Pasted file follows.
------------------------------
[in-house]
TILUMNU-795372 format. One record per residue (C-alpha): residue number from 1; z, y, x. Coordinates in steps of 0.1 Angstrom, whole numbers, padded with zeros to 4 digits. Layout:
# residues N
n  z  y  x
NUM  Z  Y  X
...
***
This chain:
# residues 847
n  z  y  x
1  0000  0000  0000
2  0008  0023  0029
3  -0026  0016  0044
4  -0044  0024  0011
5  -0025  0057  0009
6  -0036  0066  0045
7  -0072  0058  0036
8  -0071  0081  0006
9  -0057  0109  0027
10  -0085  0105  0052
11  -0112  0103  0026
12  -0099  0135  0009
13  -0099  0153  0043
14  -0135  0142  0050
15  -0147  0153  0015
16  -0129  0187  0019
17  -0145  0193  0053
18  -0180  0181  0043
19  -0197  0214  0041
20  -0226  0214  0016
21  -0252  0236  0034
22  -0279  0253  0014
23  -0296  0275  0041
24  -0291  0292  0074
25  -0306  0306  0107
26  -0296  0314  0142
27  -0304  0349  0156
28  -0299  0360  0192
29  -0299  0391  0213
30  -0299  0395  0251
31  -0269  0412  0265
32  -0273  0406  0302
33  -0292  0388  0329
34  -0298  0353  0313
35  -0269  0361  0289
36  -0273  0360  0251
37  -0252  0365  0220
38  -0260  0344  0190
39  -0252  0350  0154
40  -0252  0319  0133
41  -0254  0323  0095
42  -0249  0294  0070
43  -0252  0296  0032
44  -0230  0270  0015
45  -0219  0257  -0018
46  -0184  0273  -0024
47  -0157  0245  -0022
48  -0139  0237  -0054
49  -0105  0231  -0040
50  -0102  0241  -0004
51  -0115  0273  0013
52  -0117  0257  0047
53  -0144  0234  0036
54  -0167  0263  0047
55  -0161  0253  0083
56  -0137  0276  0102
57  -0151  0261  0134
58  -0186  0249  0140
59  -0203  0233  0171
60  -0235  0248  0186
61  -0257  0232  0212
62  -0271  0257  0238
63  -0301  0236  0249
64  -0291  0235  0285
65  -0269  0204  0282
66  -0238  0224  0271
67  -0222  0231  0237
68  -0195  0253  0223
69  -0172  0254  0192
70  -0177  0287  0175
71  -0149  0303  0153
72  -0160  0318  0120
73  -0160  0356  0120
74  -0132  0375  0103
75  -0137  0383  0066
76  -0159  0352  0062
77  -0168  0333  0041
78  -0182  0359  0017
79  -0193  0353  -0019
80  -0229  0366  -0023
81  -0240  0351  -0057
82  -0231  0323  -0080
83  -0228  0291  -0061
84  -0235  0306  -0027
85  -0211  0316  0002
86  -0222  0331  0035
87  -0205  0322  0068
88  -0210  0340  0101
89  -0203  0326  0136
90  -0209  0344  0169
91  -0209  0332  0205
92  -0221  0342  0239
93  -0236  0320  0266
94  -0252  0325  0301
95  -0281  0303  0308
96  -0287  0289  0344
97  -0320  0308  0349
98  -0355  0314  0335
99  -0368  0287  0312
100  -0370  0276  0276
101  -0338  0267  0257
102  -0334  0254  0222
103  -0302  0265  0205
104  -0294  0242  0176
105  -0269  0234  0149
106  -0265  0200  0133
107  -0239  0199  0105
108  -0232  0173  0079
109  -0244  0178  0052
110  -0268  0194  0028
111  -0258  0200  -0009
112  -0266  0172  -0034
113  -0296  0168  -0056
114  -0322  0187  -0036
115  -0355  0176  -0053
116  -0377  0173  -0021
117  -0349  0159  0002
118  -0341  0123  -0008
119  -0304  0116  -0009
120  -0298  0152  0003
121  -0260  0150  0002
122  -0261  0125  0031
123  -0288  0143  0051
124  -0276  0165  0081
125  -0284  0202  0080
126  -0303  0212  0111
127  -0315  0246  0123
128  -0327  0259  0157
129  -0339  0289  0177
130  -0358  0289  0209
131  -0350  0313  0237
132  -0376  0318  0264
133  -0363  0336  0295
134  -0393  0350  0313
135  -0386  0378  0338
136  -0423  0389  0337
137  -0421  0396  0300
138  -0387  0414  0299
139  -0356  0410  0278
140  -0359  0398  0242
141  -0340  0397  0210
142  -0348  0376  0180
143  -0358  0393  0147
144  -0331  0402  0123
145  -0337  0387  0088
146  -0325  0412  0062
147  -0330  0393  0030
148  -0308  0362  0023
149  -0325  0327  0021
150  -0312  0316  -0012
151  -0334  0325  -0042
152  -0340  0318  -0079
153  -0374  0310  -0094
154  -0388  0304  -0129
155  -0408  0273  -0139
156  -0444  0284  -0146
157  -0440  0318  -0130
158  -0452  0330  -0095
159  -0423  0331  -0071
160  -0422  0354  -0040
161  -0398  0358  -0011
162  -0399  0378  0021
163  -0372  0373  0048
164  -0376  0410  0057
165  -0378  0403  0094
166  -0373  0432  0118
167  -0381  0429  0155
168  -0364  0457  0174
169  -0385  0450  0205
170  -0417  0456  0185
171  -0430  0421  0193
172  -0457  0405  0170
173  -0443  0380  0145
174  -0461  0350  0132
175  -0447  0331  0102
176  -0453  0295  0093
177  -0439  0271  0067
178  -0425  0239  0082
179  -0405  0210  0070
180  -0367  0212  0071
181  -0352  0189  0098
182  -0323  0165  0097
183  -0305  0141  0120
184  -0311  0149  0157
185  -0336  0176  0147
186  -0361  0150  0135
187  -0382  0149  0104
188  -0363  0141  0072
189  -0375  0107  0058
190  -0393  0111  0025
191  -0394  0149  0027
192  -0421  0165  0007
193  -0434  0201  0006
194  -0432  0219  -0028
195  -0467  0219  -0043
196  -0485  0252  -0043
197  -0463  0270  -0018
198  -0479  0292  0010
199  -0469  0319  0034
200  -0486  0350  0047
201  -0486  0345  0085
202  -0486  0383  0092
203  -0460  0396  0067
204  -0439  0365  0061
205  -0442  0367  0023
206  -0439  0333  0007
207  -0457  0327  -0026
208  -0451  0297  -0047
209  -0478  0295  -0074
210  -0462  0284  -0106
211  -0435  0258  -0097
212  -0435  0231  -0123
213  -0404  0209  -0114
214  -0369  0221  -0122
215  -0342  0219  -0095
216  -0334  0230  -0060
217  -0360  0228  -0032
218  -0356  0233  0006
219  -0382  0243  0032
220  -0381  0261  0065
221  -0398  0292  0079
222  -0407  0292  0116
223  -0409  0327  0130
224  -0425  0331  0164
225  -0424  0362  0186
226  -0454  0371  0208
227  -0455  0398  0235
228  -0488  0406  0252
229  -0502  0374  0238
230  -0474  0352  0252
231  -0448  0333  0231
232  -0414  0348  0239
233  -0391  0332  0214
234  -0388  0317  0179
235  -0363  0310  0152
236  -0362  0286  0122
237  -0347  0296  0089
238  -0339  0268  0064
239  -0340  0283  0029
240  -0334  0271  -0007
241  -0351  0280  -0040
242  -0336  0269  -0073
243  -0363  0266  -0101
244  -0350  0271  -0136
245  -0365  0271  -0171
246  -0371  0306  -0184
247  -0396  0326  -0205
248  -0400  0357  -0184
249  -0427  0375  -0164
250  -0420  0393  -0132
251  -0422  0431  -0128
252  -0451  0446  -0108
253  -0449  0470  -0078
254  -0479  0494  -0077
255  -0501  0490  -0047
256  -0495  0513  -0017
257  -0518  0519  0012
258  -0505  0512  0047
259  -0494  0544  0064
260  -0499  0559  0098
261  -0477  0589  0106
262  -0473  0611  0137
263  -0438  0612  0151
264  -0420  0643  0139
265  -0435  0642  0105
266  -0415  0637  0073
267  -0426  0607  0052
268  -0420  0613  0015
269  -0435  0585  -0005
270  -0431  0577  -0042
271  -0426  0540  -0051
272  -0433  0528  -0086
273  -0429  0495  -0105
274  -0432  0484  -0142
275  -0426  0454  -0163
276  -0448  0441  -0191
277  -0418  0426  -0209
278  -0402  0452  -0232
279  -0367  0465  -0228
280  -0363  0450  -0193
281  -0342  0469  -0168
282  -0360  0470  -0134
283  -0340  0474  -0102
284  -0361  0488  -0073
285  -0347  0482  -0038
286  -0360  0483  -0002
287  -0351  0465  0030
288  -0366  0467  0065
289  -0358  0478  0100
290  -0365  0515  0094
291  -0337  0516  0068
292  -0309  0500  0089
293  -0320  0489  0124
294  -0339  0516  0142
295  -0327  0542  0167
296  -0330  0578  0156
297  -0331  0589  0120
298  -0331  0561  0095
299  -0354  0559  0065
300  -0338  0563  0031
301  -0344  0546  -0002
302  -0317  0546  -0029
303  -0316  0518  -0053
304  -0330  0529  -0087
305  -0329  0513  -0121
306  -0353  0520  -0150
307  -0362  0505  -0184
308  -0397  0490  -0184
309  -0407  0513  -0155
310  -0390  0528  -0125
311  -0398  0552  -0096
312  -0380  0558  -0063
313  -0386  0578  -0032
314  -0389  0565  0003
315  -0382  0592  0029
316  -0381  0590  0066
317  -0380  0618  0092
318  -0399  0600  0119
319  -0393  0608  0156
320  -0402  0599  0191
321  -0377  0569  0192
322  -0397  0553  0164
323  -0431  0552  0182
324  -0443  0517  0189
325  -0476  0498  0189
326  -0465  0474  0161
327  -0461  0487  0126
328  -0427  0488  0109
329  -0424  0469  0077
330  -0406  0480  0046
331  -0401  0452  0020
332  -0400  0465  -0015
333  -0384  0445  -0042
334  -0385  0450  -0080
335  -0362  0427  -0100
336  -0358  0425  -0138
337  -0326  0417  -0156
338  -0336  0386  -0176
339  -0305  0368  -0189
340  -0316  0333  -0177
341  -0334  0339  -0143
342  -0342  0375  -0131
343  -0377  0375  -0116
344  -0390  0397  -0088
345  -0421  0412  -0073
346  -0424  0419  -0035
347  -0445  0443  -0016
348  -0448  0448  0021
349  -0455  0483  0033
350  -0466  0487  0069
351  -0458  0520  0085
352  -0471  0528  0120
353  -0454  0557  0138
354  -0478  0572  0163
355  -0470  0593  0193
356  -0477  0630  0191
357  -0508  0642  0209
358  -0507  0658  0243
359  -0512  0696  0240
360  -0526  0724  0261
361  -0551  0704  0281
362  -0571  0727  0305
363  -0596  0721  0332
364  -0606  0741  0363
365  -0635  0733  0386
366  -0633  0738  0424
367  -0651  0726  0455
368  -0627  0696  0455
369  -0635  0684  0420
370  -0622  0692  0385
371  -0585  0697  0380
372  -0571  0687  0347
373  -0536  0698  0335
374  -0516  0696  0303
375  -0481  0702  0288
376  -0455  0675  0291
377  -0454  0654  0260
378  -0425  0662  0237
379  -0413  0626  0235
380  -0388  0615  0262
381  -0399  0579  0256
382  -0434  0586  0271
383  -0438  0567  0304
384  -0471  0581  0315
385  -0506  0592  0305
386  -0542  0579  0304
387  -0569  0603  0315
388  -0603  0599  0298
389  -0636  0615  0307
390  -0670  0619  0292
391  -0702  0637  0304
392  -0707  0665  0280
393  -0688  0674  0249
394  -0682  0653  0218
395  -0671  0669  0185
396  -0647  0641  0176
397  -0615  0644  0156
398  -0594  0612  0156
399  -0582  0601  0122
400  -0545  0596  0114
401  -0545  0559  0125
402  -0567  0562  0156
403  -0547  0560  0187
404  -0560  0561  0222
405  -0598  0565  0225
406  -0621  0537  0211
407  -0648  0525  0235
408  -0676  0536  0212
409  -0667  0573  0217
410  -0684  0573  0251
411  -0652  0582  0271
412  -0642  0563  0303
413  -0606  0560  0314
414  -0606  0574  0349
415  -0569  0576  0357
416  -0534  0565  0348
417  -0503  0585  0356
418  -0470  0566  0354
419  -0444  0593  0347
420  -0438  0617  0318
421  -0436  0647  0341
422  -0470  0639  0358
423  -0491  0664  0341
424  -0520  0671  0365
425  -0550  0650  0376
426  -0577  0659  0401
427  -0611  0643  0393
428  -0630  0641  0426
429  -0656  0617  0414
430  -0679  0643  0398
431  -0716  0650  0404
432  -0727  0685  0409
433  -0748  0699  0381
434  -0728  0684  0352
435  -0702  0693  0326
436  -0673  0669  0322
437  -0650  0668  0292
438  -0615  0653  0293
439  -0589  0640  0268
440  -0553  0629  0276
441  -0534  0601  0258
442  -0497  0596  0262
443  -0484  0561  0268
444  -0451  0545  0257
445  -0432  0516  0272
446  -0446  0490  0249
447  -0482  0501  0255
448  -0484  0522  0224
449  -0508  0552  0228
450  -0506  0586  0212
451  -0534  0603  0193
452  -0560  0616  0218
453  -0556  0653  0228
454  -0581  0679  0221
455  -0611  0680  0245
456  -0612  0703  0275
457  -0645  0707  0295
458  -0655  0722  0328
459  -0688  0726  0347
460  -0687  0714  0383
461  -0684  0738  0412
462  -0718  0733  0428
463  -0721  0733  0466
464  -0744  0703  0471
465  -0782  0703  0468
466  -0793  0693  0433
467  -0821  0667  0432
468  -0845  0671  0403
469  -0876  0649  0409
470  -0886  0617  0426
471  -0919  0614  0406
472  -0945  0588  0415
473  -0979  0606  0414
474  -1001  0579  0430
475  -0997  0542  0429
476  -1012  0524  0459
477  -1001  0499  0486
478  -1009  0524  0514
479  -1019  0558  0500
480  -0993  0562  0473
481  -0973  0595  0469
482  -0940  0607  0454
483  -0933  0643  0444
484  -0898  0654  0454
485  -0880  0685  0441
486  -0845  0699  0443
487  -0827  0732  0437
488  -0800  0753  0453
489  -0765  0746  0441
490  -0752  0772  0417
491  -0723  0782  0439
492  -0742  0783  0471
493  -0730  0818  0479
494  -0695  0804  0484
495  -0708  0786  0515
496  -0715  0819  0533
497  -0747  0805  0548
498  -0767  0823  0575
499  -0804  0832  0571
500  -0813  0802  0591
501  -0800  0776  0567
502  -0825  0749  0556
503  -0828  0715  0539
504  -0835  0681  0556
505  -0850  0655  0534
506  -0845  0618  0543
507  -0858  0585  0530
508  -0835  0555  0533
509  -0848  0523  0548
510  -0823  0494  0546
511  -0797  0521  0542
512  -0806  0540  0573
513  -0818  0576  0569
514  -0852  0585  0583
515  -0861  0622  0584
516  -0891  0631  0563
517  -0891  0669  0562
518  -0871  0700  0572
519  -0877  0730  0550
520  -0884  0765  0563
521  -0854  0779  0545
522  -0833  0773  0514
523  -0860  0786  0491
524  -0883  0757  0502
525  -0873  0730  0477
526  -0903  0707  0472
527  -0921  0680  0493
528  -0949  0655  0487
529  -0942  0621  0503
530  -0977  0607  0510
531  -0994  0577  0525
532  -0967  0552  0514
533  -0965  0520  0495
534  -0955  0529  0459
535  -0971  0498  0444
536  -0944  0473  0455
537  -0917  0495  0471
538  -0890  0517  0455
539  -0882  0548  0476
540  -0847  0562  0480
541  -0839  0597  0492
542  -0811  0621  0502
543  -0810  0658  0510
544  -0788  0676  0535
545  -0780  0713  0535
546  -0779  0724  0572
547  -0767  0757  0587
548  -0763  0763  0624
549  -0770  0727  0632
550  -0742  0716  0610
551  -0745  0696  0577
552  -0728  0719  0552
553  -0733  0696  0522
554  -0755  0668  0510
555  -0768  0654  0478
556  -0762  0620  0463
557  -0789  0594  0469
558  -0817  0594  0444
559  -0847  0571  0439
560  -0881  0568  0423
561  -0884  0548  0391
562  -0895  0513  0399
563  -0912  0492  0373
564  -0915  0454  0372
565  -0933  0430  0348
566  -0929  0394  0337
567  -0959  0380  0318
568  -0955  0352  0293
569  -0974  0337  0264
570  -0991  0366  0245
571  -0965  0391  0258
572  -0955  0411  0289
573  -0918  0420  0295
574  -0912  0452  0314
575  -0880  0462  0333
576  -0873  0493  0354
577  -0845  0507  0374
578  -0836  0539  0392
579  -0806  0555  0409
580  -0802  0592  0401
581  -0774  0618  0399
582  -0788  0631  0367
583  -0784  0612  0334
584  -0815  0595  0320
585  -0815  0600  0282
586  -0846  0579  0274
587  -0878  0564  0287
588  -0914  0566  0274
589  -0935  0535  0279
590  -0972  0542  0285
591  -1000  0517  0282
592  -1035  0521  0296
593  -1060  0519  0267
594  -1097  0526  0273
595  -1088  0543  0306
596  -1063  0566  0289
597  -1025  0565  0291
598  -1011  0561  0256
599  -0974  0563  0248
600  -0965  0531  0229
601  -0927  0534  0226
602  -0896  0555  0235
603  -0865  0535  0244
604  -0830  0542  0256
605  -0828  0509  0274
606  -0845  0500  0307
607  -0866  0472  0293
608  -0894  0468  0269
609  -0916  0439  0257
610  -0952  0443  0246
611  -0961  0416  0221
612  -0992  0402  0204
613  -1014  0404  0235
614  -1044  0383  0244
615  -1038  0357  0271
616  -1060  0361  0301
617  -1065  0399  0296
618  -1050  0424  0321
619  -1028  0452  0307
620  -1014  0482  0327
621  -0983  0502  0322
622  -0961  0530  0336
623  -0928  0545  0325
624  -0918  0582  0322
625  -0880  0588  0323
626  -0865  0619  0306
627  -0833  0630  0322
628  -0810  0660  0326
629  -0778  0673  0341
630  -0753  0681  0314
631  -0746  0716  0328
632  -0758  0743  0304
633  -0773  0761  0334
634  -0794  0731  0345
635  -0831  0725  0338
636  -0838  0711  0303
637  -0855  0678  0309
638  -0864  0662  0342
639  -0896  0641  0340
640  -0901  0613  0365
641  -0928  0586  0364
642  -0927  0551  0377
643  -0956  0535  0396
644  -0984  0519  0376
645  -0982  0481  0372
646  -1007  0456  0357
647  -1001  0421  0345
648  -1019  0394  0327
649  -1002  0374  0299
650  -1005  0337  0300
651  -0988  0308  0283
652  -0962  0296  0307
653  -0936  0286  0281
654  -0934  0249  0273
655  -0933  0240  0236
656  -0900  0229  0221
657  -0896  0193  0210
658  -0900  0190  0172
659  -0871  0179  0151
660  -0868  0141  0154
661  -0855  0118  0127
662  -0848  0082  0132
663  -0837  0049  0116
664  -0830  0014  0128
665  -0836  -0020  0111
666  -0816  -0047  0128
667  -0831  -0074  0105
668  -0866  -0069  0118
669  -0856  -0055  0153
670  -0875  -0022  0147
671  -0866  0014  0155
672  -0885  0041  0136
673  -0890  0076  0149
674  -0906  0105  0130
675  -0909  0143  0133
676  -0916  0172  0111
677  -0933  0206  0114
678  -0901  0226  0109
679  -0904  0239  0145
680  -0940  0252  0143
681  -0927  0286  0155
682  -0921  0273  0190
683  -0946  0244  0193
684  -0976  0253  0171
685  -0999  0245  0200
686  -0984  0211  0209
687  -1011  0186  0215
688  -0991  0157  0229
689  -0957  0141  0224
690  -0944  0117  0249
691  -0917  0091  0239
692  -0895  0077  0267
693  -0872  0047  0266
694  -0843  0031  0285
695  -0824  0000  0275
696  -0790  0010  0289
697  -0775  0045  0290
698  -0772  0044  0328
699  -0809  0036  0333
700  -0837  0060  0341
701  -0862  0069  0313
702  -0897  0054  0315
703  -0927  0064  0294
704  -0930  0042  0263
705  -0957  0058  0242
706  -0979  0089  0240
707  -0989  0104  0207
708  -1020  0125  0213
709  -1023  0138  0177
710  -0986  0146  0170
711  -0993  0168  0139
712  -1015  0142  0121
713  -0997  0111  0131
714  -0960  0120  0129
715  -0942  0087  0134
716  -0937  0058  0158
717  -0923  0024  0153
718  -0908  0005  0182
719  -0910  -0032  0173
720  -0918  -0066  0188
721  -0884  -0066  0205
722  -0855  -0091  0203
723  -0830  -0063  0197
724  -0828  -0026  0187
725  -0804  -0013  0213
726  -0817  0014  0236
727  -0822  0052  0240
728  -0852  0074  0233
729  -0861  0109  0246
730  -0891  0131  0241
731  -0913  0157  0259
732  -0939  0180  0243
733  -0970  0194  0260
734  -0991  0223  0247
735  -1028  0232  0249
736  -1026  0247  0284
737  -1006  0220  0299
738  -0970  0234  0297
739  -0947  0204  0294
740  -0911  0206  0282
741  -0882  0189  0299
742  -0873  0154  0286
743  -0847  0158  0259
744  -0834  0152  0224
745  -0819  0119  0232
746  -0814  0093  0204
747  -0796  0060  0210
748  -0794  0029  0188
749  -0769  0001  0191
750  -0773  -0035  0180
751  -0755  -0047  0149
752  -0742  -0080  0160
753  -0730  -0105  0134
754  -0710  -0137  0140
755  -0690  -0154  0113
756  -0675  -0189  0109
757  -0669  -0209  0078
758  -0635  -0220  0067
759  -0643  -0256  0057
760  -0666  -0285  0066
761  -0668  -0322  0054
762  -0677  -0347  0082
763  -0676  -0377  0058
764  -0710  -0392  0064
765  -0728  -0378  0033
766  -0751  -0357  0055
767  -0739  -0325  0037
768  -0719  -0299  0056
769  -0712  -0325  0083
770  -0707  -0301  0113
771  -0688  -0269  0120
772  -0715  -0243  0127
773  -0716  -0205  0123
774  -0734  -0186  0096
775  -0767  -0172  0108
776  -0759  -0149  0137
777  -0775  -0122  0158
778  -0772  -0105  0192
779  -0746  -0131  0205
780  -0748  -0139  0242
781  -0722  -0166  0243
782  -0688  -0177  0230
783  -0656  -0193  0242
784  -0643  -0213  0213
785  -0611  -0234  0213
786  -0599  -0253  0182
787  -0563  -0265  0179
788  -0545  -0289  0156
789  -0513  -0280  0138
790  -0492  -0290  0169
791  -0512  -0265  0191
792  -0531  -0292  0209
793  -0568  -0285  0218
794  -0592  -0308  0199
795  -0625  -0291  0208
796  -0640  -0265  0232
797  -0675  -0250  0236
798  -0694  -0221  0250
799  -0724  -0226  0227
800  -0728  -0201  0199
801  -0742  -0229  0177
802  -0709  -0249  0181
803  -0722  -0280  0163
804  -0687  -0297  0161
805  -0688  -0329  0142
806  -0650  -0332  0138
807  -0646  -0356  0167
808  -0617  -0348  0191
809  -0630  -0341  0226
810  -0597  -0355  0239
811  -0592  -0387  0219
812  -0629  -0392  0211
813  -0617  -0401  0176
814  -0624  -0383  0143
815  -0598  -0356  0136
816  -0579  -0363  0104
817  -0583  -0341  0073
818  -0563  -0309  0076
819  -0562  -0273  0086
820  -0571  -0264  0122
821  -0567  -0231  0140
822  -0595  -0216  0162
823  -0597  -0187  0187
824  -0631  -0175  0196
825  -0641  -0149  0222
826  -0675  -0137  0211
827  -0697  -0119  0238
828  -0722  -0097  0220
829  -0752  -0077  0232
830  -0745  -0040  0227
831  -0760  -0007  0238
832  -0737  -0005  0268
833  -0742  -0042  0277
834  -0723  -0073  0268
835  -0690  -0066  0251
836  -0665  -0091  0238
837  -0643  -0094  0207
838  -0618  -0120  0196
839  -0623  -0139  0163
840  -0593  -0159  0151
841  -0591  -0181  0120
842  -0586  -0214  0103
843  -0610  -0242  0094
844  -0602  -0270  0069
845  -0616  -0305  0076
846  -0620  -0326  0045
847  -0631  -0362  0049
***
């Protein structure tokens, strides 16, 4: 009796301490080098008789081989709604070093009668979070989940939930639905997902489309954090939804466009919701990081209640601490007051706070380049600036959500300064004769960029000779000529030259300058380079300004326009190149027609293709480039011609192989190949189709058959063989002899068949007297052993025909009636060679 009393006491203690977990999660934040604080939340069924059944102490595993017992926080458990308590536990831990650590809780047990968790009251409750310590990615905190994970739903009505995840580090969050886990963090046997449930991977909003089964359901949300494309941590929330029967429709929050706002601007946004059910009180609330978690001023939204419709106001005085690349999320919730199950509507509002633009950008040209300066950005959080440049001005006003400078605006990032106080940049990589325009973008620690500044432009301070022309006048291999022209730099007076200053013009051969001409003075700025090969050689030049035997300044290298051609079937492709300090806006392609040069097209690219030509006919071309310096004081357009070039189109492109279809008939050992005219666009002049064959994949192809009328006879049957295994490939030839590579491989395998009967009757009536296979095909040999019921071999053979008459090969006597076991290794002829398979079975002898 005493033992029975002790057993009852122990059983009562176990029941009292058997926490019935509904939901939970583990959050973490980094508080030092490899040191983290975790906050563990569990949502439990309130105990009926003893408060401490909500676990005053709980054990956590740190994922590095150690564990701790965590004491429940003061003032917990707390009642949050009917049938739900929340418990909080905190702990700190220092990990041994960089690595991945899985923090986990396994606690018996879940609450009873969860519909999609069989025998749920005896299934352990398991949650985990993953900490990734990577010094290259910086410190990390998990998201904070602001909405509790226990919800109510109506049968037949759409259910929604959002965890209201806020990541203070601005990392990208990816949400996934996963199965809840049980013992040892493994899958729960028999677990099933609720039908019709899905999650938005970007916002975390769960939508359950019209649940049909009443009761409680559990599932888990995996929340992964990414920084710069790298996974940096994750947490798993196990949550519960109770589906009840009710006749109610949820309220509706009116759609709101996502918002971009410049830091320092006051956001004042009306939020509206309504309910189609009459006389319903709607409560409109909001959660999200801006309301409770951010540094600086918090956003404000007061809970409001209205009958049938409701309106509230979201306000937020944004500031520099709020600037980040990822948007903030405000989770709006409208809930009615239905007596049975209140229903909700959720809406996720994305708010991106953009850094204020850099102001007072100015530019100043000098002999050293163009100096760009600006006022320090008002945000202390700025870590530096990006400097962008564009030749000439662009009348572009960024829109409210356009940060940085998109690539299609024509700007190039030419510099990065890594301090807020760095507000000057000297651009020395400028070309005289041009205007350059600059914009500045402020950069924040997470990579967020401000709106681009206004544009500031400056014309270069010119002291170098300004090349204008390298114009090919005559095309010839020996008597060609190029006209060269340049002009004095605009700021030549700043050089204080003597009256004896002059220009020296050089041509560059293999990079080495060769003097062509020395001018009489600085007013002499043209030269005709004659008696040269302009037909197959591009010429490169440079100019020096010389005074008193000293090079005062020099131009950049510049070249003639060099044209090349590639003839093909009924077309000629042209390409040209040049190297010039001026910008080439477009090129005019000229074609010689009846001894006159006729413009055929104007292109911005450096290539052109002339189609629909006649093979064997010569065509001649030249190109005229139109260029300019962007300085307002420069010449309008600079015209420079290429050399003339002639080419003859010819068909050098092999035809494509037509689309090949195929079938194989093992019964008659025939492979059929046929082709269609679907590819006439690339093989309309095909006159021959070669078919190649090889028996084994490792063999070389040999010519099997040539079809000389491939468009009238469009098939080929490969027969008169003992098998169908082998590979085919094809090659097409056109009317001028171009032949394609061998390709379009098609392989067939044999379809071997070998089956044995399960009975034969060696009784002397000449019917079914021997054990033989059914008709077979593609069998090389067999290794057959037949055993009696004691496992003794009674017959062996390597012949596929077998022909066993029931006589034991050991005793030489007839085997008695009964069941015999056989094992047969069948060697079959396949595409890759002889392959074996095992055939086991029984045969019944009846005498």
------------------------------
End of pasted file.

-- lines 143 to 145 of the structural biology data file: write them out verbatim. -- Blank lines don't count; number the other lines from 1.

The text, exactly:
133  -0363  0336  0295
134  -0393  0350  0313
135  -0386  0378  0338